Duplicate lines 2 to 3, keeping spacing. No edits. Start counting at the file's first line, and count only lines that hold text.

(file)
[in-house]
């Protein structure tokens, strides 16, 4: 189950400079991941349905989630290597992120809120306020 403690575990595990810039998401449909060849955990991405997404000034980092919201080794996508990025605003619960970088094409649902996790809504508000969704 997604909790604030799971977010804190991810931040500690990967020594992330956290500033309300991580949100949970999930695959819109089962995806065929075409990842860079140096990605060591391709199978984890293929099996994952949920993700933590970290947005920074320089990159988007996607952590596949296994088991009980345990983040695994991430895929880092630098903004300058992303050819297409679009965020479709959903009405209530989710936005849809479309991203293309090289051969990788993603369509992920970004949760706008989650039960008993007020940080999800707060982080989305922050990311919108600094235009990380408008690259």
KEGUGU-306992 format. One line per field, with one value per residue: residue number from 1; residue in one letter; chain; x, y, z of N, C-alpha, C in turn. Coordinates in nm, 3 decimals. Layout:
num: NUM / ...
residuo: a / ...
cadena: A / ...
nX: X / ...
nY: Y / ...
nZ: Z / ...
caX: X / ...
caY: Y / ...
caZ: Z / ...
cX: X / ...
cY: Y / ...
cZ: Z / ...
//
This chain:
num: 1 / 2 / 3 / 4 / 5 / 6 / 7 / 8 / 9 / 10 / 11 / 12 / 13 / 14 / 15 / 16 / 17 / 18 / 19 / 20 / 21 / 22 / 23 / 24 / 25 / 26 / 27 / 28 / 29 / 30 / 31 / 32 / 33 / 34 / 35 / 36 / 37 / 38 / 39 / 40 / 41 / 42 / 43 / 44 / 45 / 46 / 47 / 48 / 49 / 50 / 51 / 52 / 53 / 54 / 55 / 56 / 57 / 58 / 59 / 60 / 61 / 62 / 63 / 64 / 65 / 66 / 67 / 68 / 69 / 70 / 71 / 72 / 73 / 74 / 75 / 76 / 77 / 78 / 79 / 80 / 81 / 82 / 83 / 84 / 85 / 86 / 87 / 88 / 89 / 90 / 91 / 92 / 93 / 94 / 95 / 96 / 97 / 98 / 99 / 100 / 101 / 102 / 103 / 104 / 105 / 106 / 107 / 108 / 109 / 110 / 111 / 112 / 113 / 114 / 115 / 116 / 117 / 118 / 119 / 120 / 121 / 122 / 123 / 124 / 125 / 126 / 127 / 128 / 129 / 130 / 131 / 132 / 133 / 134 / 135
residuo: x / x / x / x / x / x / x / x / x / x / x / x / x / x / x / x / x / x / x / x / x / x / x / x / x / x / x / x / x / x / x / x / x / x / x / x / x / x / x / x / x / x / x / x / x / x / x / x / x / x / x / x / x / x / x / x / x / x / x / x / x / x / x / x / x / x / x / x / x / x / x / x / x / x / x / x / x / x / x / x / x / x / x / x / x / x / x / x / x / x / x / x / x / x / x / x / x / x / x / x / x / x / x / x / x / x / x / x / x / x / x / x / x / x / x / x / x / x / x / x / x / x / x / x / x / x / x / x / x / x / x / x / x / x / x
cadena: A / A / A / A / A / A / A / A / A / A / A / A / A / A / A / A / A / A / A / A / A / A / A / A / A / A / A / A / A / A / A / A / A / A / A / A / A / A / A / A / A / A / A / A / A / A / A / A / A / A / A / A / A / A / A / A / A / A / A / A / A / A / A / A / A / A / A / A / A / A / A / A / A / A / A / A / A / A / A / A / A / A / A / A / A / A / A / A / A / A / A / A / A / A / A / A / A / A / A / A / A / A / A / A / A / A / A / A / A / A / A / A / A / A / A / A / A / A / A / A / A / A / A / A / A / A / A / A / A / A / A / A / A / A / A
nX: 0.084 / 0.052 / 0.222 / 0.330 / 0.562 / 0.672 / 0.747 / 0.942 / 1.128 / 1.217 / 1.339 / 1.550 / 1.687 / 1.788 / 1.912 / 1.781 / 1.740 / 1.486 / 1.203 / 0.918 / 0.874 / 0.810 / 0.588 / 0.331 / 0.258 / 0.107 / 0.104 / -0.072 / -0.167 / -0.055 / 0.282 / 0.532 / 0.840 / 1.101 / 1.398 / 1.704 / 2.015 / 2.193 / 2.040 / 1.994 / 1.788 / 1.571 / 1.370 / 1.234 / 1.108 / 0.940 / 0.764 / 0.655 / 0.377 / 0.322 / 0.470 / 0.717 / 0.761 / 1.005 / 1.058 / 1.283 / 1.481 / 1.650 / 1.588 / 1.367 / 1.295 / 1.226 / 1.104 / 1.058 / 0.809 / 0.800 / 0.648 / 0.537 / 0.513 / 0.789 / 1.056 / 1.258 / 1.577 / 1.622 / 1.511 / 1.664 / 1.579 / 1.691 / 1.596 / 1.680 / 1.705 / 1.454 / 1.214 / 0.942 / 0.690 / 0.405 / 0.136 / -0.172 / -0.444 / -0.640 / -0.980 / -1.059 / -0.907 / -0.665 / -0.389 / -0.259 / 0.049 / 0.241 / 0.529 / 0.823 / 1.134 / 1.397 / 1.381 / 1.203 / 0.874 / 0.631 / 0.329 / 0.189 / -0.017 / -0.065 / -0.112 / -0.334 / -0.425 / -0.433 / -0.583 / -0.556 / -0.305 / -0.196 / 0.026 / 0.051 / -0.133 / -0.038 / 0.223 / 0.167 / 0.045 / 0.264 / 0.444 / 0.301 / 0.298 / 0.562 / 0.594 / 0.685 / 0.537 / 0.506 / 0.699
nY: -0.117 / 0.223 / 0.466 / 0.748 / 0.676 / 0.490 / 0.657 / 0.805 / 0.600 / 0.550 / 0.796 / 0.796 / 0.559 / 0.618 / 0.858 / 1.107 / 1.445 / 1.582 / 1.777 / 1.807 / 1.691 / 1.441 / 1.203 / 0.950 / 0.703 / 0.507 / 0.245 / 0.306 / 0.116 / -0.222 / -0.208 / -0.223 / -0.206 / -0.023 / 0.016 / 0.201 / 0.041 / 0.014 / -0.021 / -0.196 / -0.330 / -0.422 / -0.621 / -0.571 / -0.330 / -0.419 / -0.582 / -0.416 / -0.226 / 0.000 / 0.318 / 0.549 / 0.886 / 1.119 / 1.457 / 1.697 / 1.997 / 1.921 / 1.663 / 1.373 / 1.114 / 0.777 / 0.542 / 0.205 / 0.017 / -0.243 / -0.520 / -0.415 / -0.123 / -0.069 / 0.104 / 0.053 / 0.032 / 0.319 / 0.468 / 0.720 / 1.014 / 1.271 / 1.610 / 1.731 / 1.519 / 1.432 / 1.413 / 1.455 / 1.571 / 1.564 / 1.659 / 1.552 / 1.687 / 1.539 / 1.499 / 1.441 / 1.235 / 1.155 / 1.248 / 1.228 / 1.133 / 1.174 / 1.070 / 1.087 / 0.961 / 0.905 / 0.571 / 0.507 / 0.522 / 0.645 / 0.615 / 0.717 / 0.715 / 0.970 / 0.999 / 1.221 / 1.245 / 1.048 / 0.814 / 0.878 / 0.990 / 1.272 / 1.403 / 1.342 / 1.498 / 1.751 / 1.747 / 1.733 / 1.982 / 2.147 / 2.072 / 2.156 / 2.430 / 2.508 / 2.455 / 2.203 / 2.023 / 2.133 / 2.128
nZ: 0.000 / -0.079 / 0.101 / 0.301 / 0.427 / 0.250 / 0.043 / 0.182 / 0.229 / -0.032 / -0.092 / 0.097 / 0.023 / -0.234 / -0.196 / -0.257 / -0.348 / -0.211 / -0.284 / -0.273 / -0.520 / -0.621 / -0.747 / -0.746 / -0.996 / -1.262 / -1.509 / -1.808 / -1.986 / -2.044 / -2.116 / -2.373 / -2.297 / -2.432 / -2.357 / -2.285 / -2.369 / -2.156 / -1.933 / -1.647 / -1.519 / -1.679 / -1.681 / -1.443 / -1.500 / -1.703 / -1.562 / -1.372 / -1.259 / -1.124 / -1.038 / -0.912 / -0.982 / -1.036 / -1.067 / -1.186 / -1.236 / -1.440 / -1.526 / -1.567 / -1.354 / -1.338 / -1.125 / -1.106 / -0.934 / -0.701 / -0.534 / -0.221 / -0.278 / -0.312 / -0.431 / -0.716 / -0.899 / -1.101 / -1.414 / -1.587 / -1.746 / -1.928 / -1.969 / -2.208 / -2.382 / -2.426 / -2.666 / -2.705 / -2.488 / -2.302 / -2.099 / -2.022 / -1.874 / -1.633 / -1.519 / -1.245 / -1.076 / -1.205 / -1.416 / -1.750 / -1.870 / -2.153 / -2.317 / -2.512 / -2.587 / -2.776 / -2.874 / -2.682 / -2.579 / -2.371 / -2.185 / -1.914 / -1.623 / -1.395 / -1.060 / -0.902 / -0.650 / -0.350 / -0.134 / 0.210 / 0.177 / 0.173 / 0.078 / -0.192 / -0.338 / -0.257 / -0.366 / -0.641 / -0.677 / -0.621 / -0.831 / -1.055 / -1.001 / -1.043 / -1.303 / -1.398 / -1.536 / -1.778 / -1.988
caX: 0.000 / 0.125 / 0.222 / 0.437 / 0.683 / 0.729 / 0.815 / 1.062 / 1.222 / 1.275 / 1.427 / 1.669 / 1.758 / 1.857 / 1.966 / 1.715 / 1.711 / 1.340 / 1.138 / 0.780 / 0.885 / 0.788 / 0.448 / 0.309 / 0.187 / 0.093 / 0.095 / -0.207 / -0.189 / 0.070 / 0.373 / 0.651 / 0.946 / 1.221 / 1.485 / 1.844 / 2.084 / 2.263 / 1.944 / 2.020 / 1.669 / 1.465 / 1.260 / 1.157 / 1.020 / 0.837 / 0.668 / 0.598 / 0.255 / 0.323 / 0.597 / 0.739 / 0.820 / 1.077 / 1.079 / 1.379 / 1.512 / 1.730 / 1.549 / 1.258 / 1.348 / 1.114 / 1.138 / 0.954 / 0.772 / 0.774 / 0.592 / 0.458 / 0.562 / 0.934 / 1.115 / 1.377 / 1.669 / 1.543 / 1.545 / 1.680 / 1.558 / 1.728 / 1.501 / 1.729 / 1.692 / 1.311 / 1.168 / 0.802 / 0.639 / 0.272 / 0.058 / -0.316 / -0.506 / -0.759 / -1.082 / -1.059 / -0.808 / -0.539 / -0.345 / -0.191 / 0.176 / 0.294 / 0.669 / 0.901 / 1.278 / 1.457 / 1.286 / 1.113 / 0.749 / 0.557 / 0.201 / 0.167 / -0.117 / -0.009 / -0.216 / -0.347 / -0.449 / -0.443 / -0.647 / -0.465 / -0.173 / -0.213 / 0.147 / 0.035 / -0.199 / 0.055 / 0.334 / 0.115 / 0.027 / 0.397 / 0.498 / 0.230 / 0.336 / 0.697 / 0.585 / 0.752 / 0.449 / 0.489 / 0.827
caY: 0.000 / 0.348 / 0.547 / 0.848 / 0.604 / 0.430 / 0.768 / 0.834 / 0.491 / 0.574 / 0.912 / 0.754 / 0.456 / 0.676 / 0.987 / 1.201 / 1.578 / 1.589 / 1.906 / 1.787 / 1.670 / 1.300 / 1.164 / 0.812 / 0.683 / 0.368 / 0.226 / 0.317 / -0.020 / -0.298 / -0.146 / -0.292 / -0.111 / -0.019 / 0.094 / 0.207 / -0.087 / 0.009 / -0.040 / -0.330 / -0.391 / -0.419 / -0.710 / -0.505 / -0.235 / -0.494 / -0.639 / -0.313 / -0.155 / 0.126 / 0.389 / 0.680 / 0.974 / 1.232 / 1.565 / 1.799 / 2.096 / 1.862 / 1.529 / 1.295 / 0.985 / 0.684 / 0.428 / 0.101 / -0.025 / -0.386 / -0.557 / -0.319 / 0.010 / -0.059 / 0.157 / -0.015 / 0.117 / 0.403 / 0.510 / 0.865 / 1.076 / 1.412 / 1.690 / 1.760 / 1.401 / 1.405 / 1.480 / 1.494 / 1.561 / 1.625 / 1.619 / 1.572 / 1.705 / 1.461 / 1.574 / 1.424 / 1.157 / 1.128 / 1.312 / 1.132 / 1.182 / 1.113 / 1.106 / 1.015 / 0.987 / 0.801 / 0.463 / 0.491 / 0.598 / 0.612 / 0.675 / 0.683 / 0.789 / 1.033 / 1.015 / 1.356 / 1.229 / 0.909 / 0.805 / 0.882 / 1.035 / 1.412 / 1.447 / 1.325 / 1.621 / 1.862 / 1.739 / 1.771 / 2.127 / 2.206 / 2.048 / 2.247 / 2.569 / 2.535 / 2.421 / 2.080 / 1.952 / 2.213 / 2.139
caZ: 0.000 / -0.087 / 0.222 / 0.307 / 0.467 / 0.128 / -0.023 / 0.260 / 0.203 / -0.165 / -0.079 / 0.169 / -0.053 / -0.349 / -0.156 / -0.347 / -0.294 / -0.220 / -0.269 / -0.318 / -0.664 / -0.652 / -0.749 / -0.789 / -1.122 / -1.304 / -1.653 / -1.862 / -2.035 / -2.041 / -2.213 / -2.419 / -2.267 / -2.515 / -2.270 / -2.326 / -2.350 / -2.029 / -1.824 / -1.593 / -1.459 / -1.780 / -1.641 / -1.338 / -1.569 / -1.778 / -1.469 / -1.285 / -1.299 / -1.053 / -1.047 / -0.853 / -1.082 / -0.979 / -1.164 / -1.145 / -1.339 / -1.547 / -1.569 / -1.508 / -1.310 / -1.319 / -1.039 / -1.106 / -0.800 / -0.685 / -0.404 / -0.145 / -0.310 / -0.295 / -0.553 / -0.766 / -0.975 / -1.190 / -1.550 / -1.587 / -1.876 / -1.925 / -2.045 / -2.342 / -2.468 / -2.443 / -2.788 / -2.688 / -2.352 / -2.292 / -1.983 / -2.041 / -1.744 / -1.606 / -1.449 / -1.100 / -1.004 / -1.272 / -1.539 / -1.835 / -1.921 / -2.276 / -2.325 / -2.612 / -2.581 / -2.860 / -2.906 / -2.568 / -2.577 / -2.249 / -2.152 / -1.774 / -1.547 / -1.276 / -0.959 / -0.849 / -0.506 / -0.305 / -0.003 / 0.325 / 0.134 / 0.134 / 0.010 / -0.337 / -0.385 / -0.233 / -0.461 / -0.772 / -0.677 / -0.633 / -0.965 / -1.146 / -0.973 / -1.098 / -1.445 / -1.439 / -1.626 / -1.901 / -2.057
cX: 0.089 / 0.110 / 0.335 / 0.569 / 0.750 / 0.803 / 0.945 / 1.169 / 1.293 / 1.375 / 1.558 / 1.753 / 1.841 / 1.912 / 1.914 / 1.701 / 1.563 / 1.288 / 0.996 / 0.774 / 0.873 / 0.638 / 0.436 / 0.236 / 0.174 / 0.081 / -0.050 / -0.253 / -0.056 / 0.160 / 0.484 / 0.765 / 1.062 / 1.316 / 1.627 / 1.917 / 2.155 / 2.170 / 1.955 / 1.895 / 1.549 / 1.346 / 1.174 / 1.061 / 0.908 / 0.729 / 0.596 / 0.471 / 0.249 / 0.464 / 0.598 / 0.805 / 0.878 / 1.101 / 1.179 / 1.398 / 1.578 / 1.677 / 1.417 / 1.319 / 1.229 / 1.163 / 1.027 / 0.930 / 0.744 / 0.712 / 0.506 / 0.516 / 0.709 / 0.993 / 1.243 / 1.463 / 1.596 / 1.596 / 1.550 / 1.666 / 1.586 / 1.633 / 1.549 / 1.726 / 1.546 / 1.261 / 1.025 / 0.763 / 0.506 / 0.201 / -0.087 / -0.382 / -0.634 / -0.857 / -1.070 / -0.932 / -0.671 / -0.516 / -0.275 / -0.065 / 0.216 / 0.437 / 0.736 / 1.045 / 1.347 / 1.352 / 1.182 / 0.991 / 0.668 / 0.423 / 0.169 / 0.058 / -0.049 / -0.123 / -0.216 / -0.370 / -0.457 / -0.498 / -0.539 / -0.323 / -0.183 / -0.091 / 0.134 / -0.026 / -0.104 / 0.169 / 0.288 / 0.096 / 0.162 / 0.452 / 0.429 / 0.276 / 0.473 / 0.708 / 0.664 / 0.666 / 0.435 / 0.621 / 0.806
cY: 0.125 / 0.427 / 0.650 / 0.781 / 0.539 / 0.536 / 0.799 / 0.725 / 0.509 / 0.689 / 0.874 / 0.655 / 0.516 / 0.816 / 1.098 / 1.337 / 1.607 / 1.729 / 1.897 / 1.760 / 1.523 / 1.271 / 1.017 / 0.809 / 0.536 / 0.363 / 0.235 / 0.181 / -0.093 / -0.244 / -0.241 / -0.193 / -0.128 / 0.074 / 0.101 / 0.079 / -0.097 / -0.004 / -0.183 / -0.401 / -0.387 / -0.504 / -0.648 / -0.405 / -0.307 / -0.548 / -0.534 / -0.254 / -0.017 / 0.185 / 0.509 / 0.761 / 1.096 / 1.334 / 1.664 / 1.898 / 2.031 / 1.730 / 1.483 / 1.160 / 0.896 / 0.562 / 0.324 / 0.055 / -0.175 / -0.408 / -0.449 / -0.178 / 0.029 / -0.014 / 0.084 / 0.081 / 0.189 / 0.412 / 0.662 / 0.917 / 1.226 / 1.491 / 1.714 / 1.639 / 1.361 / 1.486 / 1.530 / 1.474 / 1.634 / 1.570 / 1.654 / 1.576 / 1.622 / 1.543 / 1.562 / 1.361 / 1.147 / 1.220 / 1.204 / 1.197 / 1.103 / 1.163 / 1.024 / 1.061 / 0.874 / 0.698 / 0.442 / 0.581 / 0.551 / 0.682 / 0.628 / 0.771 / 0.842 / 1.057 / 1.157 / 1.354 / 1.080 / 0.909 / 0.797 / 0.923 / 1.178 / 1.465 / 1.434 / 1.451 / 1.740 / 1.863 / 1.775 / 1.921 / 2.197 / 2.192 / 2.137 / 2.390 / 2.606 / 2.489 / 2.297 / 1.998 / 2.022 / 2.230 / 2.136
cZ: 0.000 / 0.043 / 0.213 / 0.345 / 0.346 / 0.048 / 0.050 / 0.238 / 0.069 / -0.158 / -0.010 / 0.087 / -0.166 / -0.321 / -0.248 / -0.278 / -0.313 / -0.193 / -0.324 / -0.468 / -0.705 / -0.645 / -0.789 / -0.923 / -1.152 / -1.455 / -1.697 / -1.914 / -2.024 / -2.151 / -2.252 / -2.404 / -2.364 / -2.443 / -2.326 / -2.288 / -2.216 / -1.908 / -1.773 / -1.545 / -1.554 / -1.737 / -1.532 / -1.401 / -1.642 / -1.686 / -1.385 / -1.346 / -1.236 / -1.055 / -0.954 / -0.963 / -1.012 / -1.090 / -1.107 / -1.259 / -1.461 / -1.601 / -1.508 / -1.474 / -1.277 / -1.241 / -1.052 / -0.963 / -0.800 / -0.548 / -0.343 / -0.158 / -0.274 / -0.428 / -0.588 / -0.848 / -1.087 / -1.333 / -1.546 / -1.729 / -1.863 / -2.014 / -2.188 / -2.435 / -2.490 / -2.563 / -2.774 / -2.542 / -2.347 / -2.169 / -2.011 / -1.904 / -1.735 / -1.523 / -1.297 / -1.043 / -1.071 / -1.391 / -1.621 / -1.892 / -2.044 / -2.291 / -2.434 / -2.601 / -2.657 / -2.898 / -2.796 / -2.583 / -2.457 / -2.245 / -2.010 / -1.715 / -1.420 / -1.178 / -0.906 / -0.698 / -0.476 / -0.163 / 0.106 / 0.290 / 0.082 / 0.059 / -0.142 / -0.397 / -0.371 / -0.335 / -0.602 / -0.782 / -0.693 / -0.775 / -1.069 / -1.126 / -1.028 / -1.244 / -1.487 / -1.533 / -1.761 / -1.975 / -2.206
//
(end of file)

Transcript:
């Protein structure tokens, strides 16, 4: 189950400079991941349905989630290597992120809120306020 403690575990595990810039998401449909060849955990991405997404000034980092919201080794996508990025605003619960970088094409649902996790809504508000969704 997604909790604030799971977010804190991810931040500690990967020594992330956290500033309300991580949100949970999930695959819109089962995806065929075409990842860079140096990605060591391709199978984890293929099996994952949920993700933590970290947005920074320089990159988007996607952590596949296994088991009980345990983040695994991430895929880092630098903004300058992303050819297409679009965020479709959903009405209530989710936005849809479309991203293309090289051969990788993603369509992920970004949760706008989650039960008993007020940080999800707060982080989305922050990311919108600094235009990380408008690259």
KEGUGU-306992 format. One line per field, with one value per residue: residue number from 1; residue in one letter; chain; x, y, z of N, C-alpha, C in turn. Coordinates in nm, 3 decimals. Layout: